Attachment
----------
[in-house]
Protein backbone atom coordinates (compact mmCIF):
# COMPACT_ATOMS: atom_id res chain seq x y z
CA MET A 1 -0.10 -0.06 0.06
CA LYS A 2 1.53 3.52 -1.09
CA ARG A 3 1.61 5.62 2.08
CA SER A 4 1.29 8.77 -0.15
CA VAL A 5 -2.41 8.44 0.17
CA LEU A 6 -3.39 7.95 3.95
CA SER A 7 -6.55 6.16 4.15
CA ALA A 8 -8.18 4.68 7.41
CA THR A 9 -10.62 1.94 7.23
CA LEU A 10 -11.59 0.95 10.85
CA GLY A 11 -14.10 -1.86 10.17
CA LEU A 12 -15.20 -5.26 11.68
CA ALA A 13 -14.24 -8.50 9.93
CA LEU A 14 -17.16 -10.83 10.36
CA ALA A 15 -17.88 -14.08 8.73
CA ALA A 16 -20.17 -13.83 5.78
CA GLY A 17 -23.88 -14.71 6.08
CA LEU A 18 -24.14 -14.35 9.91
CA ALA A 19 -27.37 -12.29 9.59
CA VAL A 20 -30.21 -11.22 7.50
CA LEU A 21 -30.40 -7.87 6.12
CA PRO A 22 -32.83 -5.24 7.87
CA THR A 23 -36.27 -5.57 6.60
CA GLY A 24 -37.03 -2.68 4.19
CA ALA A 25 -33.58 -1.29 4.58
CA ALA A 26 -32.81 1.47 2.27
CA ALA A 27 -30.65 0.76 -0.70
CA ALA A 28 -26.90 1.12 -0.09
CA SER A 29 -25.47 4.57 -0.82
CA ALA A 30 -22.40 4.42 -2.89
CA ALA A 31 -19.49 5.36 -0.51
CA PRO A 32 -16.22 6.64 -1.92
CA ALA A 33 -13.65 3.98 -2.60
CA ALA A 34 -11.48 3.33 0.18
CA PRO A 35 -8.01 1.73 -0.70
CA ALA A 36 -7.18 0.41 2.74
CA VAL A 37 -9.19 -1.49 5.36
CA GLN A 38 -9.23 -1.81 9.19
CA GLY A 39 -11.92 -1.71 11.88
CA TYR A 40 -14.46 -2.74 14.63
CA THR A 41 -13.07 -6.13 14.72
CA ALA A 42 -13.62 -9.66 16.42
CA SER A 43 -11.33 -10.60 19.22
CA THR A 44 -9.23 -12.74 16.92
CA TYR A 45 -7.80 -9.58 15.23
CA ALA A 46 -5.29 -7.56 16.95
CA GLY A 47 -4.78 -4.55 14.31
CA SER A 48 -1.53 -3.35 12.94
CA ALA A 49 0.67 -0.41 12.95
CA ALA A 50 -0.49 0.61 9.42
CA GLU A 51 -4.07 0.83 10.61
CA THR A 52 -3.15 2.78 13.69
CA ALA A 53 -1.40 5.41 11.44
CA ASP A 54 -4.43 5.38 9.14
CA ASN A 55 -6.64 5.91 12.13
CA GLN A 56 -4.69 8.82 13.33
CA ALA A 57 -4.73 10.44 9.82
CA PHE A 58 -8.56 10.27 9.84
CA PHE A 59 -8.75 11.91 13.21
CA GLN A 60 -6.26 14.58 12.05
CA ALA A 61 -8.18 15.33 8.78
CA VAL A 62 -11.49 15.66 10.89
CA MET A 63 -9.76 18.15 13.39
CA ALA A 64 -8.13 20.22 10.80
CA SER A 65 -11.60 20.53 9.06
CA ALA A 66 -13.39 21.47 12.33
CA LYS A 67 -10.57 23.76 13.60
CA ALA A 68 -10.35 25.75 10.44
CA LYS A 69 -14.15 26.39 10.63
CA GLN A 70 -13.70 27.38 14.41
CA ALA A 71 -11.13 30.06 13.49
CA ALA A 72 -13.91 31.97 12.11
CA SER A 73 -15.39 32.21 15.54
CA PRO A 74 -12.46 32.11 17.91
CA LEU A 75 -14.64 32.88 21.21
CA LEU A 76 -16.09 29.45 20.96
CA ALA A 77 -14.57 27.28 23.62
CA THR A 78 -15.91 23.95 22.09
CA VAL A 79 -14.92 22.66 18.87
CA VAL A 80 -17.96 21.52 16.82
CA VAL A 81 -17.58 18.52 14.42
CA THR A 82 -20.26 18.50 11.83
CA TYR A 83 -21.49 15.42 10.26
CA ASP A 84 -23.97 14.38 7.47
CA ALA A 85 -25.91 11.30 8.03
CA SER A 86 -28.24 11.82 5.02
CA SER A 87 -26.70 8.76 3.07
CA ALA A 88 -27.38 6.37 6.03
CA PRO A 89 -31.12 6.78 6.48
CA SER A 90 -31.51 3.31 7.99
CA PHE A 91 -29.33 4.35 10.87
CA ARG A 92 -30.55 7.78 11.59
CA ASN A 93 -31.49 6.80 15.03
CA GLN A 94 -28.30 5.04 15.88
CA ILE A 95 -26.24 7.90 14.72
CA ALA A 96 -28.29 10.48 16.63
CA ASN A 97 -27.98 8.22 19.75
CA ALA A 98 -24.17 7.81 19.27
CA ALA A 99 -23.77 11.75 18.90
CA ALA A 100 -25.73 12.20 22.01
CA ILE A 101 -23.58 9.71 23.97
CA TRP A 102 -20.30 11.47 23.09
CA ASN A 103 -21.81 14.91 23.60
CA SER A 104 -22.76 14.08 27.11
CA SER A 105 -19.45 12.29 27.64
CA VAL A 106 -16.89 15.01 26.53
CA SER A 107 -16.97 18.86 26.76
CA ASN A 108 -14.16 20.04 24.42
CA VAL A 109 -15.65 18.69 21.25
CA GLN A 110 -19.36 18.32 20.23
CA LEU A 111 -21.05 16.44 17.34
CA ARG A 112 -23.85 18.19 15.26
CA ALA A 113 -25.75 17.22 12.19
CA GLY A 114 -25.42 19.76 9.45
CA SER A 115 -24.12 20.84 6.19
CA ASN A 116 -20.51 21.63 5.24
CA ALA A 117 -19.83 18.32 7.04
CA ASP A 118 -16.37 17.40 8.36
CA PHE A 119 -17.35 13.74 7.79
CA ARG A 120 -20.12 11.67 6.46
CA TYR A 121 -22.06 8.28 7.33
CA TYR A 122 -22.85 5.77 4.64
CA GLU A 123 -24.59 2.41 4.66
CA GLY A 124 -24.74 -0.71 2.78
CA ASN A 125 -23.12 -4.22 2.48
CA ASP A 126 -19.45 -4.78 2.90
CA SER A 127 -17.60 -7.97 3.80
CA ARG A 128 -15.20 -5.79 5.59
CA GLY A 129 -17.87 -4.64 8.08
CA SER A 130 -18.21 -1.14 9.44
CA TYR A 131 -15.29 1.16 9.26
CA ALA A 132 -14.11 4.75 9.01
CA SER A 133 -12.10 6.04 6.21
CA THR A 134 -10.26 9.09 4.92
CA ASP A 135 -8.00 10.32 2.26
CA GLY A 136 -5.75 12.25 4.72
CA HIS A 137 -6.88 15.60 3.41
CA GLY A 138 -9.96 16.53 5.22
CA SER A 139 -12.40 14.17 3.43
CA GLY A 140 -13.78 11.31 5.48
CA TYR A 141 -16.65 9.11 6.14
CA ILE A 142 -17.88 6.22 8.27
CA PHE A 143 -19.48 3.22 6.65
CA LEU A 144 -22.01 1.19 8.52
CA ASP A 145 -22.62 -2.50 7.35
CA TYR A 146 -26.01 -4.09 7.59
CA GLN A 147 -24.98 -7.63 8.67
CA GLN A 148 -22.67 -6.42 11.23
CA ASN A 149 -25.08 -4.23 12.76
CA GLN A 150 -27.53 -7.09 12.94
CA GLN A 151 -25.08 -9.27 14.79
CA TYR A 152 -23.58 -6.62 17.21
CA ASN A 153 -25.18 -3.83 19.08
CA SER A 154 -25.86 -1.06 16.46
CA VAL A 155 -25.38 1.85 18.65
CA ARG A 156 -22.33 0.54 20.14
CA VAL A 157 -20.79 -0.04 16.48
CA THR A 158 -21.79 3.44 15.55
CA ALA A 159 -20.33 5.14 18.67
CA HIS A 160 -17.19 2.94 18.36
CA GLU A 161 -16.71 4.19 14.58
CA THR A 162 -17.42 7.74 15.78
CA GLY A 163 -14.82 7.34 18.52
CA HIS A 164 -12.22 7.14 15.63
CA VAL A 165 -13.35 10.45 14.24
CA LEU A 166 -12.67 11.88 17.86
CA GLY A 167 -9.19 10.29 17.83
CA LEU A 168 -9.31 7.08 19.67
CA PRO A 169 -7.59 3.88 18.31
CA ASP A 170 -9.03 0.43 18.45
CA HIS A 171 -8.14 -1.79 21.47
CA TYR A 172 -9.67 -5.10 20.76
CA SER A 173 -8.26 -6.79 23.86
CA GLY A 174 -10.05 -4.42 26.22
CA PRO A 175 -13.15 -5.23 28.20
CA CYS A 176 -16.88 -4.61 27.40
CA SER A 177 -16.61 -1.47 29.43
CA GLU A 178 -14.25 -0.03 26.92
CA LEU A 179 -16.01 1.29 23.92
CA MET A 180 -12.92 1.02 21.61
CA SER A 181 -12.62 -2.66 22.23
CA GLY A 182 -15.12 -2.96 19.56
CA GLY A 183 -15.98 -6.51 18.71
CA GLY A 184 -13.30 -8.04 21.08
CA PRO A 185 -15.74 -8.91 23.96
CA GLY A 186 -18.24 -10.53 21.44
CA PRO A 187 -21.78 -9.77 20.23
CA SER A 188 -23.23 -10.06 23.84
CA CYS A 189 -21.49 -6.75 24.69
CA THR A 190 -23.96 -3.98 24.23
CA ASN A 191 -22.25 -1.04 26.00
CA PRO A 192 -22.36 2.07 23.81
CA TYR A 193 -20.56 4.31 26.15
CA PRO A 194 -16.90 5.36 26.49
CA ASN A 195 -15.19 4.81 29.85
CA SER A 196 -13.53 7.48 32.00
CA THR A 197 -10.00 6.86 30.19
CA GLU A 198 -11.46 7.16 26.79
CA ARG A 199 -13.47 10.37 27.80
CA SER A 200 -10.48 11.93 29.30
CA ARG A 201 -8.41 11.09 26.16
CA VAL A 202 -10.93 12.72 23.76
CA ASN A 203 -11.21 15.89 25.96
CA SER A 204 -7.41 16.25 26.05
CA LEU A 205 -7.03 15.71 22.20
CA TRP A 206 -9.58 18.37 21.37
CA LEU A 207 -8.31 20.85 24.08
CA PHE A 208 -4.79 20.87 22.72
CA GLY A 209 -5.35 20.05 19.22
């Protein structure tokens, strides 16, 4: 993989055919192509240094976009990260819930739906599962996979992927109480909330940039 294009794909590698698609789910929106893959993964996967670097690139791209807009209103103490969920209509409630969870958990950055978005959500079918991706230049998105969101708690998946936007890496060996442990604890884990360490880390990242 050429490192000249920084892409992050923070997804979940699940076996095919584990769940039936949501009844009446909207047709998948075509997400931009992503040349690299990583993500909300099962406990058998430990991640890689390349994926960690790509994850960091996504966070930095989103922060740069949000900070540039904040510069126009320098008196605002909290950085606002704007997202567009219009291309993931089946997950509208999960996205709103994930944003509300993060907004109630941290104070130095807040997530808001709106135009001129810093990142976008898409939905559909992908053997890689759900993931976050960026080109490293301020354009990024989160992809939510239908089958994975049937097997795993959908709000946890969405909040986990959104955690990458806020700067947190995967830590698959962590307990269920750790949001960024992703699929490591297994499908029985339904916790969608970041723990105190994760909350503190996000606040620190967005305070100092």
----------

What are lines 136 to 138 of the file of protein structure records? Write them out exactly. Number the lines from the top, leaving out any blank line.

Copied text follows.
CA SER A 133 -12.10 6.04 6.21
CA THR A 134 -10.26 9.09 4.92
CA ASP A 135 -8.00 10.32 2.26